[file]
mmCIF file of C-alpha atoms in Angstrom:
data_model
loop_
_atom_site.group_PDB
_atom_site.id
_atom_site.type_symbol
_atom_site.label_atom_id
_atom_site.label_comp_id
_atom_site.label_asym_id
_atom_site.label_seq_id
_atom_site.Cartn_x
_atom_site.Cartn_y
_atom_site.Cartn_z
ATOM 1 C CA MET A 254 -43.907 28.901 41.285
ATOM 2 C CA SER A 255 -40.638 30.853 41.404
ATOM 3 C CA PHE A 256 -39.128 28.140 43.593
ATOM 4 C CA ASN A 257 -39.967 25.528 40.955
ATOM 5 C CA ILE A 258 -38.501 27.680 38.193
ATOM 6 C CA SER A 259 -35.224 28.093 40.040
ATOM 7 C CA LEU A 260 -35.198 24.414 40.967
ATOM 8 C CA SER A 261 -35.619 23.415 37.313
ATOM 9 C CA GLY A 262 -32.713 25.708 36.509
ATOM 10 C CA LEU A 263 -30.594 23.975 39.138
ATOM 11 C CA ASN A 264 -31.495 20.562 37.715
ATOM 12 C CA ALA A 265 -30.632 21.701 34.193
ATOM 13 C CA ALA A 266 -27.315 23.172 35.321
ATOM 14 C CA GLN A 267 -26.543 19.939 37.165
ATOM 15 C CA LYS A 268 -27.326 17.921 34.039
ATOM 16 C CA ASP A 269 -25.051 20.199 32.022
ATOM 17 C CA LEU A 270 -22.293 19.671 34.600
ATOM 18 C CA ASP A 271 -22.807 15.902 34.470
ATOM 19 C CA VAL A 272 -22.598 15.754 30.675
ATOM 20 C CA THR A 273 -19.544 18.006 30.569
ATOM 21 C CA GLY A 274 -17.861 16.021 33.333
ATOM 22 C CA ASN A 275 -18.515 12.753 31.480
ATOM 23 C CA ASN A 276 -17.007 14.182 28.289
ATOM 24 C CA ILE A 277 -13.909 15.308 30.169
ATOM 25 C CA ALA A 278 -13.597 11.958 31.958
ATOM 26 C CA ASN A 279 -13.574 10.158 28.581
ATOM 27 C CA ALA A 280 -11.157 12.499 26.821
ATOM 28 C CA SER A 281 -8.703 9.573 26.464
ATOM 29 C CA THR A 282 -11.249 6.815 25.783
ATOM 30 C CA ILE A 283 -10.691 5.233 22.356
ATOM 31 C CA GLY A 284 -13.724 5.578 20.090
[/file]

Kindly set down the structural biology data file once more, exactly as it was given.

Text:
mmCIF file of C-alpha atoms in Angstrom:
data_model
loop_
_atom_site.group_PDB
_atom_site.id
_atom_site.type_symbol
_atom_site.label_atom_id
_atom_site.label_comp_id
_atom_site.label_asym_id
_atom_site.label_seq_id
_atom_site.Cartn_x
_atom_site.Cartn_y
_atom_site.Cartn_z
ATOM 1 C CA MET A 254 -43.907 28.901 41.285
ATOM 2 C CA SER A 255 -40.638 30.853 41.404
ATOM 3 C CA PHE A 256 -39.128 28.140 43.593
ATOM 4 C CA ASN A 257 -39.967 25.528 40.955
ATOM 5 C CA ILE A 258 -38.501 27.680 38.193
ATOM 6 C CA SER A 259 -35.224 28.093 40.040
ATOM 7 C CA LEU A 260 -35.198 24.414 40.967
ATOM 8 C CA SER A 261 -35.619 23.415 37.313
ATOM 9 C CA GLY A 262 -32.713 25.708 36.509
ATOM 10 C CA LEU A 263 -30.594 23.975 39.138
ATOM 11 C CA ASN A 264 -31.495 20.562 37.715
ATOM 12 C CA ALA A 265 -30.632 21.701 34.193
ATOM 13 C CA ALA A 266 -27.315 23.172 35.321
ATOM 14 C CA GLN A 267 -26.543 19.939 37.165
ATOM 15 C CA LYS A 268 -27.326 17.921 34.039
ATOM 16 C CA ASP A 269 -25.051 20.199 32.022
ATOM 17 C CA LEU A 270 -22.293 19.671 34.600
ATOM 18 C CA ASP A 271 -22.807 15.902 34.470
ATOM 19 C CA VAL A 272 -22.598 15.754 30.675
ATOM 20 C CA THR A 273 -19.544 18.006 30.569
ATOM 21 C CA GLY A 274 -17.861 16.021 33.333
ATOM 22 C CA ASN A 275 -18.515 12.753 31.480
ATOM 23 C CA ASN A 276 -17.007 14.182 28.289
ATOM 24 C CA ILE A 277 -13.909 15.308 30.169
ATOM 25 C CA ALA A 278 -13.597 11.958 31.958
ATOM 26 C CA ASN A 279 -13.574 10.158 28.581
ATOM 27 C CA ALA A 280 -11.157 12.499 26.821
ATOM 28 C CA SER A 281 -8.703 9.573 26.464
ATOM 29 C CA THR A 282 -11.249 6.815 25.783
ATOM 30 C CA ILE A 283 -10.691 5.233 22.356
ATOM 31 C CA GLY A 284 -13.724 5.578 20.090